Beyond a brief stint in the G-League after a not-so-great rookie year with the Cavaliers, Danny Green has lived a charmed NBA life, constantly finding his way onto the best teams with the best superstars. He instantly became LeBron James’ best friend in Cleveland and has continuously started alongside the likes of Tim Duncan, Tony Parker and Kawhi Leonard. He was quickly snagged up by he Lakers in free agency last summer to reunite with James, along with Anthony Davis.
However, it’s not just luck that has Green leading a Robert Horry/John Sally-type career that could see him become just the third player to win a championship with three different franchises; it’s all about the type of player and teammate he is.
An excellent article by The Ringer goes over what makes him the ultimate sidekick for superstars, which mostly centers around his ability to space the floor, play defense, and be a leader, all of which makes him work in almost any style of offense. That was never more apparent than with the Spurs, when he essentially went through three different “eras” of playing style and never blinked when having to adapt.
A low-usage, high-efficiency shooter who can and will check any perimeter opponent and is almost never absent from the lineup (Green’s played 89 percent of all possible games since 2011) is exactly the kind of player most teams would love to have playing wingman to a superstar or three. Perhaps that’s why San Antonio held on to him for so long, and through so many on-court identities.
When Green arrived in San Antonio in 2010, the Spurs were still based largely around Tim Duncan’s brilliance, which meant running things through the post a lot of the time. As they reoriented around Tony Parker and Manu Ginobili, it meant shifting to a pick-and-roll-based system in which players had to make decisions as quickly as possible, oftentimes while on the move. Eventually the team reoriented again, first around Kawhi Leonard and then around Leonard and LaMarcus Aldridge; those shifts brought a return to a more static style of offense, with more post-ups and isolations than ever before.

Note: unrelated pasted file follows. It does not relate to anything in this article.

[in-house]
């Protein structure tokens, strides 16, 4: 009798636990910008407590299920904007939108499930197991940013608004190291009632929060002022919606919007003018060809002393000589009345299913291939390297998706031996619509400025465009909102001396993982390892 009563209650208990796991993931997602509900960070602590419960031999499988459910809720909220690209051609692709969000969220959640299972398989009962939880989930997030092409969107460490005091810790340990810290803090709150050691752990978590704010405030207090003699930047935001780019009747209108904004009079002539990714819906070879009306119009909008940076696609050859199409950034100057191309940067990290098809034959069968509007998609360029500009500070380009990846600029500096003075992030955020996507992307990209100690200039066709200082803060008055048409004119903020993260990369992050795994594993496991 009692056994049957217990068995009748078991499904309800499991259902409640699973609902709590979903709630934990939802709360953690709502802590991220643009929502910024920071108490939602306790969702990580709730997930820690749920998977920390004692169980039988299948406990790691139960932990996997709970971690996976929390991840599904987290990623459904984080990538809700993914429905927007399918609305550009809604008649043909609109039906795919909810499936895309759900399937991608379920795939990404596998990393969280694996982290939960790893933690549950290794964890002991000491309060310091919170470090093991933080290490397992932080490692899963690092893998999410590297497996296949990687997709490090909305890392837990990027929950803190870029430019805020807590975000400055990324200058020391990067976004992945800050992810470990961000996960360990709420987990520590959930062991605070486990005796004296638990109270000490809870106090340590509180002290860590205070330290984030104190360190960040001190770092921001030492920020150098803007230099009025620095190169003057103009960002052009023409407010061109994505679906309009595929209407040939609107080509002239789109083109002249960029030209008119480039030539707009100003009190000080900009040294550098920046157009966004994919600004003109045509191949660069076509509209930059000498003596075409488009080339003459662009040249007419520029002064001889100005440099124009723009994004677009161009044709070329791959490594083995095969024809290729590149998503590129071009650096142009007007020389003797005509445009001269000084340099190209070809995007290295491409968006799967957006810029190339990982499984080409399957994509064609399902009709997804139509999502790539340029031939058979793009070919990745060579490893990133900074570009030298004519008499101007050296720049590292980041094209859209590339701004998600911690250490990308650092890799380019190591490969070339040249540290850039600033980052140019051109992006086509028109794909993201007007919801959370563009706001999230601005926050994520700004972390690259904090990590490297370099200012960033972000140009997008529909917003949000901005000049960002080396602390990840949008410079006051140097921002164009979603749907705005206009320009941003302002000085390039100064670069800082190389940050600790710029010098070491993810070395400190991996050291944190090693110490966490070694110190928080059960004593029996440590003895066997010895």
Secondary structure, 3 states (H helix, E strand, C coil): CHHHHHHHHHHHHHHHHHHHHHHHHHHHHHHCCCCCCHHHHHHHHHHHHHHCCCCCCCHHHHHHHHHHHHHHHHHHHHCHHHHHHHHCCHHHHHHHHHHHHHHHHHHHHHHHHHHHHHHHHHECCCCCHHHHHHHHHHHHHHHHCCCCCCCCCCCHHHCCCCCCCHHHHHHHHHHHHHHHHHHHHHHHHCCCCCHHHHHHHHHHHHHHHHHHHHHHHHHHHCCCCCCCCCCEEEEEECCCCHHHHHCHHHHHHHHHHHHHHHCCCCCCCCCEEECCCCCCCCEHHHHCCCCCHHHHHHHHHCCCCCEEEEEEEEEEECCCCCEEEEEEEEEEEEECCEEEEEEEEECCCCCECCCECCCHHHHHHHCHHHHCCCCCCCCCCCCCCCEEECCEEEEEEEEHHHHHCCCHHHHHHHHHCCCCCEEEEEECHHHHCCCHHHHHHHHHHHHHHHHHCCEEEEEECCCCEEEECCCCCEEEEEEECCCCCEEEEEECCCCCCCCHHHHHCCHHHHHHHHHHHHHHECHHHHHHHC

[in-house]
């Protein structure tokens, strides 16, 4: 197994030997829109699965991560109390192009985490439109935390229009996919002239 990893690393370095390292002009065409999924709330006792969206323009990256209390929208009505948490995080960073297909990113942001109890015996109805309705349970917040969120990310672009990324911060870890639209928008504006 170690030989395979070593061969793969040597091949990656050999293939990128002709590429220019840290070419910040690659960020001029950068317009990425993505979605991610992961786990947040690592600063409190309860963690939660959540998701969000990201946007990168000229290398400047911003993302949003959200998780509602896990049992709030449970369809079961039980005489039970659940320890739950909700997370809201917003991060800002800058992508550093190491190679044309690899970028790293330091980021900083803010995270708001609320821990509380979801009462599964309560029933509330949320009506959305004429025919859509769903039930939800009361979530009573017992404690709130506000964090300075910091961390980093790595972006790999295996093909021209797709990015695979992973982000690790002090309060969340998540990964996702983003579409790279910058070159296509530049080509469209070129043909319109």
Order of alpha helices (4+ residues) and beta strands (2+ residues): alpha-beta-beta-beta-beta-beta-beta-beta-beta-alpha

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(The ability to adapt and adjust) kept Green in San Antonio for eight-plus years, a tenure that cemented his status as the Spurs’ quintessential role player. From the beginning of Duncan’s career in 1997 through the moment the Spurs shipped Green to Toronto along with Leonard in 2018 (mostly as a way to make the salaries work), the only players who played more minutes for the Spurs than Green were Duncan, Parker, Ginobili, and Bruce Bowen, who was essentially the Danny Green of the first half of that star trio’s run.
There’s a whole lot more in there, so be sure to check it out.
Reading this article reminded be of two summers ago, when the Leonard trade went down. I remember by then I was more relieved than anything that it was just finally over when the news popped, but then I was instantly saddened not to see Leonard gone, but that Danny had to be included to make the salaries work. He will always be one of my favorite Spurs of all time, even if he wasn’t the most impressive. He was the Spursiest of Spurs and will always have place in San Antonio’s heart.